Brooklyn Priest Named National Director of Pontifical Mission Societies


Msgr. Kieran Harrington, vicar of communications for the Diocese of Brooklyn, has been named national director of the Pontifical Mission Societies in the United States.

The five-year appointment was announced April 14 by Cardinal Luis Antonio Tagle, prefect of the Vatican Congregation for the Evangelization of Peoples, which oversees more than 120 national mission societies around the world.

Msgr. Harrington succeeds Oblate Father Andrew Small, who is completing his second five-year term as national director of the four organizations that make up the Pontifical Mission Societies in the United States.

"I am humbled by the trust placed in me to serve the Church in this most important area of missionary evangelization," said Msgr. Harrington, who added that he looks forward to "working with the bishops and dioceses to support the pastoral work of the pontifical missions."

Brooklyn Bishop Nicholas DiMarzio, in a statement, called the selection of Msgr. Harrington “the absolute right choice.” He noted that there has “always been an extraordinary desire within him to bring the good news of Jesus Christ, and the Christian faith, to the people not only of his parish, but throughout the world.”

On July 1, Father Small will officially continue his work as president and CEO of Missio Invest, a group he founded in 2014 to help fund the social service efforts of the Catholic Church in Africa through Missio Invest Social Impact Fund.

Msgr. Harrington, who was ordained in 2001, has been vicar of communications for the Diocese of Brooklyn since 2006.

He has been responsible for overseeing the diocesan public information and affairs office and its government affairs and public policy office as well as supervising NET, the diocese's cable station, and The Tablet, the diocesan newspaper. He is rector of the Co-Cathedral of St. Joseph in Brooklyn.

He told Catholic News Service he was grateful for the opportunity “to be involved in this important ministry in the life of the Church” noting that the “missionary impulse” is at the heart of the baptismal call for all Catholics and that the Pontifical Mission Societies aims to “awaken that missionary spirit.”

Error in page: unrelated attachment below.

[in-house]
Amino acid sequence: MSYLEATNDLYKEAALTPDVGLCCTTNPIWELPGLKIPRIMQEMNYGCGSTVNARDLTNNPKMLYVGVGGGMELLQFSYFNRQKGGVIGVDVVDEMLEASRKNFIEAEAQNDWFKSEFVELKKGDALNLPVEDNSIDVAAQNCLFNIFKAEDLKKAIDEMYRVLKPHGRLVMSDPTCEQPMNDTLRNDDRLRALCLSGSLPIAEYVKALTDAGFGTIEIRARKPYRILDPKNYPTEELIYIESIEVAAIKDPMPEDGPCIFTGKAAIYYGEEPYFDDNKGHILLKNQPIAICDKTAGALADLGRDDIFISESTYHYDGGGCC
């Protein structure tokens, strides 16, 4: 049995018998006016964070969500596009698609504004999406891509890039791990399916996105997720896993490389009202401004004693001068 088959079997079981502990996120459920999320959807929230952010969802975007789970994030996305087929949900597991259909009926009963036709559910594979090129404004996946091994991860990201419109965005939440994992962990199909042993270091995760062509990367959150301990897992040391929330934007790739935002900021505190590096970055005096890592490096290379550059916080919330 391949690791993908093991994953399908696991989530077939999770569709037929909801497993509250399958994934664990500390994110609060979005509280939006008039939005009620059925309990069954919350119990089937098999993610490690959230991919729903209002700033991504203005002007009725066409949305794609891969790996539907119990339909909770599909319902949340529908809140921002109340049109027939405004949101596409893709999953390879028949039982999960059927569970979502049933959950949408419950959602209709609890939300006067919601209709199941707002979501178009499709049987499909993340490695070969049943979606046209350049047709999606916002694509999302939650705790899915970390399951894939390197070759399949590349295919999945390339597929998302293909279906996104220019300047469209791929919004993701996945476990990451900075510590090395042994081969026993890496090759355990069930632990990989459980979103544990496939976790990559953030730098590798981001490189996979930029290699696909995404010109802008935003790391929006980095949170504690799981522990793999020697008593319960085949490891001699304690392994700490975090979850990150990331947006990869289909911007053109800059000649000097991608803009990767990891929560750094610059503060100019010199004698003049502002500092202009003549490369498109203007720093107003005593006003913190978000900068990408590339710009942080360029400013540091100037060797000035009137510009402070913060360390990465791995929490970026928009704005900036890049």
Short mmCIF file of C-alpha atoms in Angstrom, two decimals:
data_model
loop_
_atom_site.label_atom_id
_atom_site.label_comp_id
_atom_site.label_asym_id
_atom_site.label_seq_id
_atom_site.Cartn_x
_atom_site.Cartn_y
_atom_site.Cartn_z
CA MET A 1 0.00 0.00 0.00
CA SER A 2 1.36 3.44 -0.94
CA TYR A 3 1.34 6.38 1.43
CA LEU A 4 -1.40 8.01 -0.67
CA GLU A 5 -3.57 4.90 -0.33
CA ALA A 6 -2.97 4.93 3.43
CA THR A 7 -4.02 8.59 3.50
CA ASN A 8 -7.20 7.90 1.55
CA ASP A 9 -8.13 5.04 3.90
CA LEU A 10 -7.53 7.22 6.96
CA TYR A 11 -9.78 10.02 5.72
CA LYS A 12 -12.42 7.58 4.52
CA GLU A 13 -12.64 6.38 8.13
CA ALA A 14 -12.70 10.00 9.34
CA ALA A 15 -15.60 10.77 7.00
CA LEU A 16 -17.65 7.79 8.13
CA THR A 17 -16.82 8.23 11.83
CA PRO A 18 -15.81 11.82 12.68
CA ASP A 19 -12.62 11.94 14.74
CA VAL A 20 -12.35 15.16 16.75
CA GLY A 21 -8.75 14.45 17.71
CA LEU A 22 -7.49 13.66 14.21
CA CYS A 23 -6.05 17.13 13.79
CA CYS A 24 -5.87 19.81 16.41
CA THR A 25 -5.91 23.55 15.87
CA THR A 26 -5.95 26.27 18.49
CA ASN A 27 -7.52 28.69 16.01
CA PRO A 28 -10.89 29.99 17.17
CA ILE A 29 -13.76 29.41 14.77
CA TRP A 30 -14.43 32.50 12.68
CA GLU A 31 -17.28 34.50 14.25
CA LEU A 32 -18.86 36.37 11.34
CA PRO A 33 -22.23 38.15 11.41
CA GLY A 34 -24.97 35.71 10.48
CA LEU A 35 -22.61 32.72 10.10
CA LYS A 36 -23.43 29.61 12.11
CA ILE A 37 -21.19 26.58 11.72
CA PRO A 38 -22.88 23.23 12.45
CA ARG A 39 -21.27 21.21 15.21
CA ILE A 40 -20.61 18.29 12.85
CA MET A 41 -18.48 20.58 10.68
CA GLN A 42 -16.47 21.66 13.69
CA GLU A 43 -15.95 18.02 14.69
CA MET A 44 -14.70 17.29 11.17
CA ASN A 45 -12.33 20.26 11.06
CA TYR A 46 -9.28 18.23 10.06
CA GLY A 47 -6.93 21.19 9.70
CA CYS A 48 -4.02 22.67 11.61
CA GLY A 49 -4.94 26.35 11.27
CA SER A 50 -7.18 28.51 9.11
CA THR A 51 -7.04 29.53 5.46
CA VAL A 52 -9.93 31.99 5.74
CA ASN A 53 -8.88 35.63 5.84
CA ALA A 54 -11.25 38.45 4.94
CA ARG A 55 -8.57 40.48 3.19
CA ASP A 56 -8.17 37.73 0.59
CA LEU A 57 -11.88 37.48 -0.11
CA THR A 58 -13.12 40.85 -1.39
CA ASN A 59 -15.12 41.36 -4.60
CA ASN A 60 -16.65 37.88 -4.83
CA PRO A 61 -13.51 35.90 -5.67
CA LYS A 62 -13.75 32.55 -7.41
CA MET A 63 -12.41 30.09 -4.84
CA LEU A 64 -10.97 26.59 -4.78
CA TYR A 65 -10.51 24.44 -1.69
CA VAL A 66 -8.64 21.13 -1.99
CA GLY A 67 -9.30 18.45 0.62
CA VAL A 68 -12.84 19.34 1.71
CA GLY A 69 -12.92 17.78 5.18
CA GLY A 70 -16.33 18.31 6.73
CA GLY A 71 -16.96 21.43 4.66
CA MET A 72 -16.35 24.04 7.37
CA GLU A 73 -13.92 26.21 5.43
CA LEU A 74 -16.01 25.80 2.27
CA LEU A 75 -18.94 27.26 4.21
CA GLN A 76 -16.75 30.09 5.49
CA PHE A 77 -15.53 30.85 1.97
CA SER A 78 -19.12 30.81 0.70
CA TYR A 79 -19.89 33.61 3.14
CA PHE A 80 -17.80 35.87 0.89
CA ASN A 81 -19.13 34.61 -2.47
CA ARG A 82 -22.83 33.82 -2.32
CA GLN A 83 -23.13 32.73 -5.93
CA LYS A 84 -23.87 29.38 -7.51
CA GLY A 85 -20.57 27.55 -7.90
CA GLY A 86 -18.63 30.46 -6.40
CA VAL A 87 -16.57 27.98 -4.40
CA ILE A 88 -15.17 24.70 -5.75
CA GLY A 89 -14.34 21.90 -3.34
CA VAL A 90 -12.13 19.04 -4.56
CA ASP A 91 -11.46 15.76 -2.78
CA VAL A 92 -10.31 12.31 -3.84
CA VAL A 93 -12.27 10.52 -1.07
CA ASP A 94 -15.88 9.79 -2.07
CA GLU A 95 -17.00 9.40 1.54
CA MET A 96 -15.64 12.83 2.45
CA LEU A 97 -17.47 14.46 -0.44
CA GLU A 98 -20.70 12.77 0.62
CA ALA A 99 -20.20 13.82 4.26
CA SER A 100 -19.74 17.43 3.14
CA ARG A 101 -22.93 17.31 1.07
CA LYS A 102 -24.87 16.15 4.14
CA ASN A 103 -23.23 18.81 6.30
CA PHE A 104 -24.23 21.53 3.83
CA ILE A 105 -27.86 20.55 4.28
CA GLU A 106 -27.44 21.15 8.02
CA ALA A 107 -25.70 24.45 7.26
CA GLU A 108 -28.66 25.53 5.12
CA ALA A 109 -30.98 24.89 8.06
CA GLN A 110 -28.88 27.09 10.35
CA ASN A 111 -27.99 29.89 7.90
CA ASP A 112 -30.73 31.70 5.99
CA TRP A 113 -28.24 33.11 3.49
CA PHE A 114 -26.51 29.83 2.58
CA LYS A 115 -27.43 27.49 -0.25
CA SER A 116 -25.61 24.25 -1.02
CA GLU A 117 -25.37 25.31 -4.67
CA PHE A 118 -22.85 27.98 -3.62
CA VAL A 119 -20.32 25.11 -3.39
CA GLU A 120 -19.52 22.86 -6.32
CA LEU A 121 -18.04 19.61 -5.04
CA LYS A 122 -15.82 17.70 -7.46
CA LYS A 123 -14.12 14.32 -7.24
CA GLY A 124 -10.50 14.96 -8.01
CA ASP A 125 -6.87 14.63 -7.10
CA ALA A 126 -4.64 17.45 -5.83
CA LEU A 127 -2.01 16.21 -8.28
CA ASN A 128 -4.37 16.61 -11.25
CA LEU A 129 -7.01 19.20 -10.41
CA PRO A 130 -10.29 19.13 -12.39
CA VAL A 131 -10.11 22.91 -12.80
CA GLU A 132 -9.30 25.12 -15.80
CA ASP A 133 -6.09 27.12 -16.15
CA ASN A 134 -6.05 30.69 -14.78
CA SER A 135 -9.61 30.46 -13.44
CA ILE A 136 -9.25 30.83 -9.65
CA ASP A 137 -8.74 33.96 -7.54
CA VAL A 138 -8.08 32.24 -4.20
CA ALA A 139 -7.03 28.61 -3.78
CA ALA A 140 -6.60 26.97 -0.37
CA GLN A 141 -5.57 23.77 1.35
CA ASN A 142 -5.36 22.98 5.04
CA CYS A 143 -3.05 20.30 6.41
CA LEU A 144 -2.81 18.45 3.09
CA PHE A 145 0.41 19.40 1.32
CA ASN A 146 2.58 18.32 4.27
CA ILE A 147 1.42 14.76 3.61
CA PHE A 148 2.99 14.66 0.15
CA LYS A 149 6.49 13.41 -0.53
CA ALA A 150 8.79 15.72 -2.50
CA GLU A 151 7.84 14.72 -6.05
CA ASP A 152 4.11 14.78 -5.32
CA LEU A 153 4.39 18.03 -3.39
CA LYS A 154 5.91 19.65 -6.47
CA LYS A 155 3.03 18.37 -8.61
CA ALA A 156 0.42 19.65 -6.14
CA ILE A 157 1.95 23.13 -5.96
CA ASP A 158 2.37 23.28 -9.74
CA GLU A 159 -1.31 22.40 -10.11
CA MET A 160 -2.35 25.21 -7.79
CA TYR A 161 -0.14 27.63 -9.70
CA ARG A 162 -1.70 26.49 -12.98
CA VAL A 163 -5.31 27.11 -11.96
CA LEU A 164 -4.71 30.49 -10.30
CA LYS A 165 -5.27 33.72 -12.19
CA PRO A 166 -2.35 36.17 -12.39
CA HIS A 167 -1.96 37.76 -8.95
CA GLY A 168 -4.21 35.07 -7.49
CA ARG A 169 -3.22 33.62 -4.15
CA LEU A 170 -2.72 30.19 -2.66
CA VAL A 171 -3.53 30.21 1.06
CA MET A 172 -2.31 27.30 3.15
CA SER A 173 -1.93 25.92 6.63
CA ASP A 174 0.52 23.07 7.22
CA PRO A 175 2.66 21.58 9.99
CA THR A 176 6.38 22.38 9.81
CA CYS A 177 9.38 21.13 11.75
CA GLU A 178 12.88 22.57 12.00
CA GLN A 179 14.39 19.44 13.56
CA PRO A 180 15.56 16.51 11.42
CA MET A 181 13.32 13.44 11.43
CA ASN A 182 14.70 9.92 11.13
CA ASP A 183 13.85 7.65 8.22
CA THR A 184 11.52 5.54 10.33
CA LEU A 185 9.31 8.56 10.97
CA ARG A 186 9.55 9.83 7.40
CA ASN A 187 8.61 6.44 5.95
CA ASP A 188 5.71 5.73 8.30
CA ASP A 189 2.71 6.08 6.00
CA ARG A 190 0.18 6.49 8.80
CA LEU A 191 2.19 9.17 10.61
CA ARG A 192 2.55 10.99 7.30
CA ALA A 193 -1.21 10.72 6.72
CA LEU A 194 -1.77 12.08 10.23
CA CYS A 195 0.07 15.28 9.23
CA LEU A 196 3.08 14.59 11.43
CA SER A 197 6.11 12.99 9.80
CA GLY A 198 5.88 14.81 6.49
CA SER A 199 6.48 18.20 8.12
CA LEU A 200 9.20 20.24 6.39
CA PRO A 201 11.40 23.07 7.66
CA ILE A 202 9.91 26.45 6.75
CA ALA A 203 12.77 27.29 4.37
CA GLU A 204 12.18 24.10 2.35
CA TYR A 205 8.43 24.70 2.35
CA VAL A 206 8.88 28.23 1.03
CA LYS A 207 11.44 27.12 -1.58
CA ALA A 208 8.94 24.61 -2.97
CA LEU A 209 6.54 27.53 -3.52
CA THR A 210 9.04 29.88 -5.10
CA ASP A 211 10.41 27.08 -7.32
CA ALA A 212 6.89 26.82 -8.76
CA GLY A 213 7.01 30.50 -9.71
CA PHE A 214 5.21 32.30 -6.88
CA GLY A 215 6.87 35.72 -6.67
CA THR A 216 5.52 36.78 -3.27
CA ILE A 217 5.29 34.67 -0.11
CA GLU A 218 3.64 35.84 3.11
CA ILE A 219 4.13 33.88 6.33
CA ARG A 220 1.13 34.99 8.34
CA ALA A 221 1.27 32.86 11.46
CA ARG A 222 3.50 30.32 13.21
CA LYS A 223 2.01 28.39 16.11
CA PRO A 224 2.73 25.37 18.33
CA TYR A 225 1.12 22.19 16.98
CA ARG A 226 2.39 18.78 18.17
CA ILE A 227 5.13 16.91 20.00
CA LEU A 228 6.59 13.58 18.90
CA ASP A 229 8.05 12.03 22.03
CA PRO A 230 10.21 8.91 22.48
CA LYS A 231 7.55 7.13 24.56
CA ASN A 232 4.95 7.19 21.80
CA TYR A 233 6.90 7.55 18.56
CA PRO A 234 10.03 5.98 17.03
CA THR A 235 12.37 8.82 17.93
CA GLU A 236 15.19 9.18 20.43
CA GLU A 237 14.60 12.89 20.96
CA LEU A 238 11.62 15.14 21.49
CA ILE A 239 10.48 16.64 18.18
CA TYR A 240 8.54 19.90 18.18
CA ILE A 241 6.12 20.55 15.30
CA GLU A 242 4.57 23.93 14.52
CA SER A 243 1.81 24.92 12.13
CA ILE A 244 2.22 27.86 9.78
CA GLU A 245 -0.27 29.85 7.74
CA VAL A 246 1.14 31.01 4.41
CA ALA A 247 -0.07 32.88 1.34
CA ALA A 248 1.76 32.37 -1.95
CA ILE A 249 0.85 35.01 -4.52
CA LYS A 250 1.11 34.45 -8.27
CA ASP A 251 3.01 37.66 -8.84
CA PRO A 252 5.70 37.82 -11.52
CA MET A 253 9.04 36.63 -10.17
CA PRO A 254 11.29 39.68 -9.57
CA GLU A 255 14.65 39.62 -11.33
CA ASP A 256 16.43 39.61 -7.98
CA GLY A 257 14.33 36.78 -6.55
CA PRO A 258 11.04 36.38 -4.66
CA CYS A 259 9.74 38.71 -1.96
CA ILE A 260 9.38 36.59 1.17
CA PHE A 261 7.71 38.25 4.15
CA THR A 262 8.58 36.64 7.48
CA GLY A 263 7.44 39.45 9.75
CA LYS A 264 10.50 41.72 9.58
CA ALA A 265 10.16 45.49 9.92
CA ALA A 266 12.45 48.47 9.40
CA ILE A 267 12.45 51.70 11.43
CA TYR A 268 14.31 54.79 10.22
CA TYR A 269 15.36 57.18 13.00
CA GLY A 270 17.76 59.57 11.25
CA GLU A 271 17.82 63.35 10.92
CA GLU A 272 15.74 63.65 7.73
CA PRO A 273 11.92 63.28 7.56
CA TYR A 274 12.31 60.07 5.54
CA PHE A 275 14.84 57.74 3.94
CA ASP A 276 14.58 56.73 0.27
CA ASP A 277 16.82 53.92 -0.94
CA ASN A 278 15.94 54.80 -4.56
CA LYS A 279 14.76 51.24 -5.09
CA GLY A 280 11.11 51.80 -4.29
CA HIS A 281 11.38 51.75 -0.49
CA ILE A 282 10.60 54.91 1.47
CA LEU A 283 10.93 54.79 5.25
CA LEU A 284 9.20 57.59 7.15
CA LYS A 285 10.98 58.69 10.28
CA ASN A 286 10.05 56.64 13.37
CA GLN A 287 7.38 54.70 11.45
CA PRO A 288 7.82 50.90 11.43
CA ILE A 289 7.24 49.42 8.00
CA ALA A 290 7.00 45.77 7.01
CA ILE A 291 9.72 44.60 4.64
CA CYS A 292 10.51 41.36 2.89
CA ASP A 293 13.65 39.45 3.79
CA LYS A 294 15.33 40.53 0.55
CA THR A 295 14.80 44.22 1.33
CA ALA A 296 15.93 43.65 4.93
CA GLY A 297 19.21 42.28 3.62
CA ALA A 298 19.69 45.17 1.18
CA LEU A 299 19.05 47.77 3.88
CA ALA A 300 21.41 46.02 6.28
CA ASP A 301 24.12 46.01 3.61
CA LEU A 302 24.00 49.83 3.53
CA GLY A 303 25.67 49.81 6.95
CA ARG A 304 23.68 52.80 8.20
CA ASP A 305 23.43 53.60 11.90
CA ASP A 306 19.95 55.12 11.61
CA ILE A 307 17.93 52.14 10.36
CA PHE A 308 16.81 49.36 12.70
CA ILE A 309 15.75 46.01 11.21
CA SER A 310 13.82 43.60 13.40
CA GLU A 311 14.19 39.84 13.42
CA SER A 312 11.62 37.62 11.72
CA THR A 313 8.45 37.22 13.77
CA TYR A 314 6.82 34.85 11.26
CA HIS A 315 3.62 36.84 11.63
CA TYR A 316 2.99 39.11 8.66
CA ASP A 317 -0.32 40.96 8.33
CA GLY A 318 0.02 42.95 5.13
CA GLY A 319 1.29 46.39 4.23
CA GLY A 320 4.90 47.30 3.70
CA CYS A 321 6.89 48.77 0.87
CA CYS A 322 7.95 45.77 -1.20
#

His own sense of the Church’s missionary role goes back to when he was young and his Irish immigrant parents in New York had visiting Irish Holy Ghost Fathers come to the house, where they would celebrate Mass and take up a collection for the church in Biafra, then a secessionist state in West Africa and today part of Nigeria.

He said the priests impressed him with their “essence of missionary spirit.”

Msgr. Harrington said he hopes to discuss with the nation’s bishops and diocesan directors of the Pontifical Mission Societies the best ways to tell the story of the Church’s outreach around the world.

“Amazing things are being done,” he said, noting the Church’s mission work is not solely about humanitarian projects but also about communicating the faith.

A key focus, he added, is to help Catholics in developing nations or struggling areas to know “they are not alone: The whole Church is praying with them, walking with them."

Father Small has overseen the group's online curriculum in mission theology and its creation of the Missio USA "MassBot" which enabled users to request the offering of a Mass for their intentions and receive messages from the missionary priest who celebrated the Mass and online updates of global missionary work.

During his tenure, Father Small said the Pontifical Mission Societies focused on new ways to communicate the Gospel message by hiring people with backgrounds in youth and young adult ministries and by providing more bilingual materials.

The Pontifical Mission Societies includes the Society for the Propagation of the Faith, the Holy Childhood Association, the Society of St. Peter Apostle, and the Missionary Union of Priests and Religious.